Are you a men’s football club competing in a top European league? Have you got an urge to break your transfer record? My main advice is to steer well clear of Liverpool, for a start. There are few guarantees of quality of value, but there are some clubs you can hand a record fee to and have things work out quite well…
It helps if clubs have such an abundance of great players that they can sell one without leaving themselves overly short, or have enough star power that they can attract a suitable replacement. In 2001, Juventus convinced Real Madrid to stump up their record fee for Zinedine Zidane, a deal justified by the quality of the player and the success of the deal.
Despite this, it would be 15 years before another club would splash out on a French Juve midfielder, when Paul Pogba returned to Manchester United. Despite what might be inferred from the incessant discussions of his hair and dancing, he has been an important player for Jose Mourinho and Ole Gunnar Solskjaer, even if every stellar performance has been followed by Mino Raiola suggesting he wants a transfer. And he wants a transfer.
Less successfully, in 2017 Milan broke their transfer record to sign Leonardo Bonucci for €42m, but within a year they had sent him back to Turin in a swap deal for a player valued at less than they paid for him. Unofficial reports suggest the blame is 50-50.
Another borsa mista is Internazionale, who received another club’s record transfer fee three times in the first decade of the 21st century. By far and away the best deal was Real Madrid signing Ronaldo in 2002, even if injuries and other problems eventually took their toll on the Brazilian. After joining Chelsea in 2003, Hernan Crespo scored an entirely reasonable 25 goals in two seasons, but never really settled, and his time in London is overshadowed by better seasons in Serie A before and after.
In the worst-returning transfer of the three, legend in his own mind Zlatan Ibrahimovic moved to Barcelona. Though a prolific goalscorer and serial trophy winner everywhere he has played, the Swede had a high-profile dispute with Pep Guardiola and left after only one season at the Camp Nou.
More recently, there has been a trend for clubs good enough to make the Champions League stages – or progress beyond them – to have their best players picked off by clubs from wealthier leagues. Since 2011, four clubs have broken their transfer record to sign a player from Porto: Atletico Madrid signing Radamel Falcao worked out incredibly well for them. He scored 70 goals in 91 games as Atleti improved their league position and won the Europa League, before he was sold to Monaco at a profit.
The following season, Zenit St Petersburg broke their transfer record to sign Hulk. They were rewarded with 77 goals in 148 games and a league title, and he was even named to the Champions League Group Stage Best XI in 2015-16. In 2013, James Rodriguez made it three South Americans in three years when he joined Monaco. He became a key player for them, starred at the 2014 World Cup, and subsequently joined Real Madrid in a deal that made the Monegasque outfit a sizeable profit.
Most recently of anyone on this list, Wolverhampton Wanderers used their Portuguese connections to broker a deal to take Fabio Silva to Molineux for £35m. He has scored four goals last season, but as he is only 18 years old, it is too soon to properly judge the deal beyond saying there are high expectations for him.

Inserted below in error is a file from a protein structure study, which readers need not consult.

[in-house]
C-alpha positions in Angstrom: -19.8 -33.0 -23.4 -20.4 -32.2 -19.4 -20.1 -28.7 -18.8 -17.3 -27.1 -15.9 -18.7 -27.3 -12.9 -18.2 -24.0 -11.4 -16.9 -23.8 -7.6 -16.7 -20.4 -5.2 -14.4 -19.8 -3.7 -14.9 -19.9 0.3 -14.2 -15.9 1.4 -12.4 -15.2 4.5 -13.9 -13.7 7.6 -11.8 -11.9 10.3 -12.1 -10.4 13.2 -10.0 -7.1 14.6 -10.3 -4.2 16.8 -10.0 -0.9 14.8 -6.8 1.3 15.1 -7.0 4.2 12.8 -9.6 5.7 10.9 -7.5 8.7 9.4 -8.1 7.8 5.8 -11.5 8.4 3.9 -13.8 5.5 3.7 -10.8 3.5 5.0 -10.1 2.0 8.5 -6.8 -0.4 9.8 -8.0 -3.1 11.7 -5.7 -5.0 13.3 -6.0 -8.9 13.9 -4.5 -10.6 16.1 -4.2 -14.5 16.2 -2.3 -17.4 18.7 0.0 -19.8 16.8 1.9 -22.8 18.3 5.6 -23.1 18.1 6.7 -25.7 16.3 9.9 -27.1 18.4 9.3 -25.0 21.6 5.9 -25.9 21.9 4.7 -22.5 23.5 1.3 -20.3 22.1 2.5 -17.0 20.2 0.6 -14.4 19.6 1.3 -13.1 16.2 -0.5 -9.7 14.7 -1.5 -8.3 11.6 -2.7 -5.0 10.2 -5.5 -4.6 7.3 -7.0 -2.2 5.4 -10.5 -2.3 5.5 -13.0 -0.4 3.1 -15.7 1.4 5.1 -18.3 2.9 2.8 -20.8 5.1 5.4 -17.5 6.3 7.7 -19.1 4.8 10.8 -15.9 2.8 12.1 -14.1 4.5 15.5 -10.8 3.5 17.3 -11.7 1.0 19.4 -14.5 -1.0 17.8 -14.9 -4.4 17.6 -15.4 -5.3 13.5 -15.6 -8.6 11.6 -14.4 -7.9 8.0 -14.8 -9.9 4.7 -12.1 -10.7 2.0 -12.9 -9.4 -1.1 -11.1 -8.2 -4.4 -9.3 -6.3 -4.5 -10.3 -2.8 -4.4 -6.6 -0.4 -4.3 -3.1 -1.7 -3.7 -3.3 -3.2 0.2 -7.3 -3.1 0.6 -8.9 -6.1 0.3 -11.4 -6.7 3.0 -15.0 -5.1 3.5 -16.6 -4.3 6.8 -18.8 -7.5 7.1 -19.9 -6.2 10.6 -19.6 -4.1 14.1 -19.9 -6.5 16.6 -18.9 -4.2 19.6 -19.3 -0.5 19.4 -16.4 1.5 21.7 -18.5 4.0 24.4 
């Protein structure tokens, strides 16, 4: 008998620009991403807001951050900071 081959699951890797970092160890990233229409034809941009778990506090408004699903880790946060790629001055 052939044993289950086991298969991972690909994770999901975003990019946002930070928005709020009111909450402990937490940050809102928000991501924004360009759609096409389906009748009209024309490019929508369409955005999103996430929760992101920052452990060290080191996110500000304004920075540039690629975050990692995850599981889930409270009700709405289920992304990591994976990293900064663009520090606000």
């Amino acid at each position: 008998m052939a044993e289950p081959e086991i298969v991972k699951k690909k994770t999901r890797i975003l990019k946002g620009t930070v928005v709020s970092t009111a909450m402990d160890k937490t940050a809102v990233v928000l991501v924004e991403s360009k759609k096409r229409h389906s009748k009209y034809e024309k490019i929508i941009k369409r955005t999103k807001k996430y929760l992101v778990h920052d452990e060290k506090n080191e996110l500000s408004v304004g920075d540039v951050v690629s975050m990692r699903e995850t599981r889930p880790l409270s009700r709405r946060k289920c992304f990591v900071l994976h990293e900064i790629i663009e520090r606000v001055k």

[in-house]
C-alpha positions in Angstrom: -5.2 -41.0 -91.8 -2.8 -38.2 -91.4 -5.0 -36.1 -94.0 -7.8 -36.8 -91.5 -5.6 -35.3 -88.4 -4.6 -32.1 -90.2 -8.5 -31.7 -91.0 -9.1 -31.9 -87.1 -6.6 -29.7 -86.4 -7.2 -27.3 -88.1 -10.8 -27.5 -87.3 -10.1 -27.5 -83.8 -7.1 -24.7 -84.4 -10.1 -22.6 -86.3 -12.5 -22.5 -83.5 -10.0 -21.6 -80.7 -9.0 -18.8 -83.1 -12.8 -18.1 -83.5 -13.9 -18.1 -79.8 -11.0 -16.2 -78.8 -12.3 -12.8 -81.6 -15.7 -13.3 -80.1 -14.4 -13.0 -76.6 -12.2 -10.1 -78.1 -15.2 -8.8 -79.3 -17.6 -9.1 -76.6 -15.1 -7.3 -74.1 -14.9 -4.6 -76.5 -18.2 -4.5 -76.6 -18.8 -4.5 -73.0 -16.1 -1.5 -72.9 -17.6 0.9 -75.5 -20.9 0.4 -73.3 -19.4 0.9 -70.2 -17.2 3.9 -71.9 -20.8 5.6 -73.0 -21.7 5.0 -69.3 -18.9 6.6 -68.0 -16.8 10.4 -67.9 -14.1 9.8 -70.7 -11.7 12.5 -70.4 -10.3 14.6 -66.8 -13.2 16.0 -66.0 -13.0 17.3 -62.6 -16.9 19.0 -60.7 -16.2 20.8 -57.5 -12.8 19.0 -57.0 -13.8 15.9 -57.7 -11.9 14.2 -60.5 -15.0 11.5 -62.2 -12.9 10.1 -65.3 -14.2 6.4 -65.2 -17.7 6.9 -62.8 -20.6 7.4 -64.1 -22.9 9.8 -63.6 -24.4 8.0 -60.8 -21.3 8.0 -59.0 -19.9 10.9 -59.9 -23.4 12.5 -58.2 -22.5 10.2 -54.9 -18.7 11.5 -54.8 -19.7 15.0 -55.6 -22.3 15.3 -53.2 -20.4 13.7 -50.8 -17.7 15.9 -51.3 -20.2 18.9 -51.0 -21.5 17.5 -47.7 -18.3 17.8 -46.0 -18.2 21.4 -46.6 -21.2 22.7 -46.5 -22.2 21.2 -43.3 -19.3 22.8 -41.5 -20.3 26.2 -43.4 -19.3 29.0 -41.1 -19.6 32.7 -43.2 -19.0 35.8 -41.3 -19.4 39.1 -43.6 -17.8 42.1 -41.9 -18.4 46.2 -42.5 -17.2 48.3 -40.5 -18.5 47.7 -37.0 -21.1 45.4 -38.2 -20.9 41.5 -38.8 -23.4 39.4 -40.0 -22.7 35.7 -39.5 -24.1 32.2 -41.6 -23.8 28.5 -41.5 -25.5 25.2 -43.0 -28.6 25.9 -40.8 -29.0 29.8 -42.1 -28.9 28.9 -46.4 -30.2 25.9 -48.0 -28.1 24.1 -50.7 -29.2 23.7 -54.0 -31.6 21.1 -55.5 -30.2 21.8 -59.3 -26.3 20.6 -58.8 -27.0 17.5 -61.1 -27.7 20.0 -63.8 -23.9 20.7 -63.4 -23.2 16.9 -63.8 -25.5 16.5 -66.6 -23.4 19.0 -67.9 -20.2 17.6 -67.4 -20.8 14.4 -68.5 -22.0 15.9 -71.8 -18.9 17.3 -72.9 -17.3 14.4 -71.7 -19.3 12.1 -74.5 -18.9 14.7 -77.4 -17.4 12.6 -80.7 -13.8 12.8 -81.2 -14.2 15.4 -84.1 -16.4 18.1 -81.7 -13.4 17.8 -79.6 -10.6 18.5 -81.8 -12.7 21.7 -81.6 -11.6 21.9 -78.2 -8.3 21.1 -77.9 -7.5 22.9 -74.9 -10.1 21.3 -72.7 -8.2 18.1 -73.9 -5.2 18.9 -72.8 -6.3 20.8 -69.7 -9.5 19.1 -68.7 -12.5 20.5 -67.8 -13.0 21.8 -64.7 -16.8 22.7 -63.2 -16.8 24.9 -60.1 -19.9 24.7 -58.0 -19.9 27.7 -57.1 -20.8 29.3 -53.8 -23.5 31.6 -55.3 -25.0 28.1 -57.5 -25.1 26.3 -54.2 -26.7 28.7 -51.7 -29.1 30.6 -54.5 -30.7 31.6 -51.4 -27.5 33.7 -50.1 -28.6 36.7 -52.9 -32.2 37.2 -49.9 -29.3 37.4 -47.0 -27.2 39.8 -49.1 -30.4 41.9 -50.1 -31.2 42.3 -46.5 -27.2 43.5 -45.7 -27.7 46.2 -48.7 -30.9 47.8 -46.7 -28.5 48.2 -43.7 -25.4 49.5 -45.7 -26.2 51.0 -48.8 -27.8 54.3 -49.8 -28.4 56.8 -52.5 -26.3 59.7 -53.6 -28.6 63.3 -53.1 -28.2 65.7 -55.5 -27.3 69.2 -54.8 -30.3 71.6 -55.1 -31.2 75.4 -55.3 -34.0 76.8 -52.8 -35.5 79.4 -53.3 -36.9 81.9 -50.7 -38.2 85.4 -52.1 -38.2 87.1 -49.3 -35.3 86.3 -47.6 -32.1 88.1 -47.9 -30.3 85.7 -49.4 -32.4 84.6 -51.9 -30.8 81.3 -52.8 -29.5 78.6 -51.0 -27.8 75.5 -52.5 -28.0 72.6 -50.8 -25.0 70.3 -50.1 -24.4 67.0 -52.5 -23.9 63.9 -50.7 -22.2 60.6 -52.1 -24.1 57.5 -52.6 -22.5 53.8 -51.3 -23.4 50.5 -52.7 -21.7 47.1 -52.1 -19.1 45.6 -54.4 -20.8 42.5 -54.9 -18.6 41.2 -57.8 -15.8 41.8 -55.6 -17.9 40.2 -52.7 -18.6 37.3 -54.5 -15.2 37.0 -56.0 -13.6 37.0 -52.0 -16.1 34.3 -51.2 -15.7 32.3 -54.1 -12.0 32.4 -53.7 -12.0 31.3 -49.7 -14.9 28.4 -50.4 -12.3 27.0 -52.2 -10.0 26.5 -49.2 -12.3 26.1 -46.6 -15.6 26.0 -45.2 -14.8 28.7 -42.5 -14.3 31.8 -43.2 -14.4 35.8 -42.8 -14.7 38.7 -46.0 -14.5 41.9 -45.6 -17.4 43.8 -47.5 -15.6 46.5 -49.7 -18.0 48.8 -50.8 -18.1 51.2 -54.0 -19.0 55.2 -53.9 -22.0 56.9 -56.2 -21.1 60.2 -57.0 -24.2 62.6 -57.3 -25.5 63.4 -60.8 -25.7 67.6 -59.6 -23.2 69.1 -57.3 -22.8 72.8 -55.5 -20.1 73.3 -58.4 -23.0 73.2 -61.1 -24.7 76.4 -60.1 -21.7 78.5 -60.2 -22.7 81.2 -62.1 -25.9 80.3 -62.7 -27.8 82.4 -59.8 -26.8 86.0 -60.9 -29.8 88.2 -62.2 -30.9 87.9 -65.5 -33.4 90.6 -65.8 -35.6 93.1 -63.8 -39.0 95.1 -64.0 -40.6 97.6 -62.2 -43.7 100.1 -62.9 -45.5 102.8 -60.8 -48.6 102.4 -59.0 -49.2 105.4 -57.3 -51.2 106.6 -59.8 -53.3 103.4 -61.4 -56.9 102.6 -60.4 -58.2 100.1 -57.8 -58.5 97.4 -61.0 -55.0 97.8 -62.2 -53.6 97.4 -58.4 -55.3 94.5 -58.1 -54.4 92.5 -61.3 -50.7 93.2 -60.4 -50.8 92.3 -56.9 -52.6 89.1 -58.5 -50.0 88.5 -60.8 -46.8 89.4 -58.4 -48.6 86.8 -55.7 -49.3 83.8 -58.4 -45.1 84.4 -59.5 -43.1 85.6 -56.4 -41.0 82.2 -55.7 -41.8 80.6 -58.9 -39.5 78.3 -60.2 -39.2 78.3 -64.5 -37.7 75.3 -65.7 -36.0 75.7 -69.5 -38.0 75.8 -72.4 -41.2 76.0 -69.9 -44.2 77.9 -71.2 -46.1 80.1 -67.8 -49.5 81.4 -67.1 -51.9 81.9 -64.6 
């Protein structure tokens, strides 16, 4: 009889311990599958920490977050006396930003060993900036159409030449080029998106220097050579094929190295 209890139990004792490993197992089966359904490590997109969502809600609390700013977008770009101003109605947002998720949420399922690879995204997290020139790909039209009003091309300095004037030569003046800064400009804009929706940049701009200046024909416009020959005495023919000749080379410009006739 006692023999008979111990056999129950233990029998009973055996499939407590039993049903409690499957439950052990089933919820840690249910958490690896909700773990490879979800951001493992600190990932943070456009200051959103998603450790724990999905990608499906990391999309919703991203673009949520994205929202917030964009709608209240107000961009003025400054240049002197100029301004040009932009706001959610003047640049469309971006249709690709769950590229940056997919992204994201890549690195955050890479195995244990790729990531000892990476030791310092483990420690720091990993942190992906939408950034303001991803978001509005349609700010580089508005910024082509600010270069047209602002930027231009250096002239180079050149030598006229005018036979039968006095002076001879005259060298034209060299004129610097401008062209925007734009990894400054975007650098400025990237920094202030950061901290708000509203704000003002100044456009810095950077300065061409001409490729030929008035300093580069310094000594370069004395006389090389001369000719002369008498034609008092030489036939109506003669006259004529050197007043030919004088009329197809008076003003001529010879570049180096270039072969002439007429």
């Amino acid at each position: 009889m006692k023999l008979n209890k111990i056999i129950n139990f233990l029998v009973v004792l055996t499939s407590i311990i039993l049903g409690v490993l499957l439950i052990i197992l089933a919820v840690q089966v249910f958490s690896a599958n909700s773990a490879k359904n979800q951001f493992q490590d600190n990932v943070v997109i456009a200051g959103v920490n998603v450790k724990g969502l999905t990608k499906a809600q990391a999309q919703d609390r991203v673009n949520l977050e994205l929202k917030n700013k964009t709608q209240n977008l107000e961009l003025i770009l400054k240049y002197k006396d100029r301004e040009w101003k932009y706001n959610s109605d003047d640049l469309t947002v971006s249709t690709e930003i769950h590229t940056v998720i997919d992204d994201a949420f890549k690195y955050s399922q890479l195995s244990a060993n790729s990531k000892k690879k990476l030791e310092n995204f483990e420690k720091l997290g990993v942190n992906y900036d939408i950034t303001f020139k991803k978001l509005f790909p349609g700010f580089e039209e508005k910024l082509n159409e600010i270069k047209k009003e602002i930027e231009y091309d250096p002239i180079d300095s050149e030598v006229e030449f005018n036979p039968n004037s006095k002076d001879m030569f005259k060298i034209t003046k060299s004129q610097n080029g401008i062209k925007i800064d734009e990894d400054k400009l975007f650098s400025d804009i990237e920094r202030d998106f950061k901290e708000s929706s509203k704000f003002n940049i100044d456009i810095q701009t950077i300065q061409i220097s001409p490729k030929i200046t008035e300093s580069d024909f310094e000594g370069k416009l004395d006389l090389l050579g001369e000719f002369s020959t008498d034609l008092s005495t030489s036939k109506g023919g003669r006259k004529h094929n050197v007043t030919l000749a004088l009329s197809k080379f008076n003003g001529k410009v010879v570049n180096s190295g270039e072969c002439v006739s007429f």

The unwitting price that Monaco paid for establishing themselves in the Champions League group stage was that four teams raided their squad, and it’s been a bit of a mixed bag. The pick of the bunch is Youri Tielemans, who has been an excellent addition to Leicester City’s squad and the Premier League in general, all the more impressive given his time in the principality began with him being dismissed as one of the flops of the season.
Thomas Lemar, a pleasing name to say, has been a regular in Atletico Madrid’s midfield. Terence Kongolo joined Huddersfield Town permanently having helped to keep them in the Premier League while on loan, but when they were relegated the following season, he joined Fulham for less than the Terriers had paid. Rony Lopes, however, hasn’t yet settled at Sevilla, appearing only twice last season and spending this one on loan at OGC Nice.
It’s actually surprisingly rare that Premier League clubs break their transfer records signing rivals’ players. Sometimes they price each other out of the market, or they are reluctant to hand a competing club sacks of cash they can spend on other star players; sometimes, though a smaller club isn’t able to resist the advances of a wealthier club. This makes it more impressive Swansea City managed to sell players for record fees in consecutive seasons; then again, the clubs in question were West Ham United (Andre Ayew, 2016) and Everton (Gylfi Sigurdsson, 2017), so maybe it’s not that much of an achievement.
Just as Sigurdsson has been an important player for the Toffees, so was Romelu Lukaku when he moved to Goodison Park in 2014, the first of three players to depart Chelsea for a record fee. The Belgian was superb for Everton, scoring 68 goals in four seasons. He would be followed by Diego Costa, returning to Atletico Madrid in 2018, and Eden Hazard joining Real Madrid in 2019. Costa failed to live up to the expectations of his previous spell and eventually had his contract cancelled. Hazard, meanwhile, has had some good moments but also some injuries, and found himself in the doghouse when his current employers lost to his former club in the Champions League.
Ed Quoththeraven – follow him on Twitter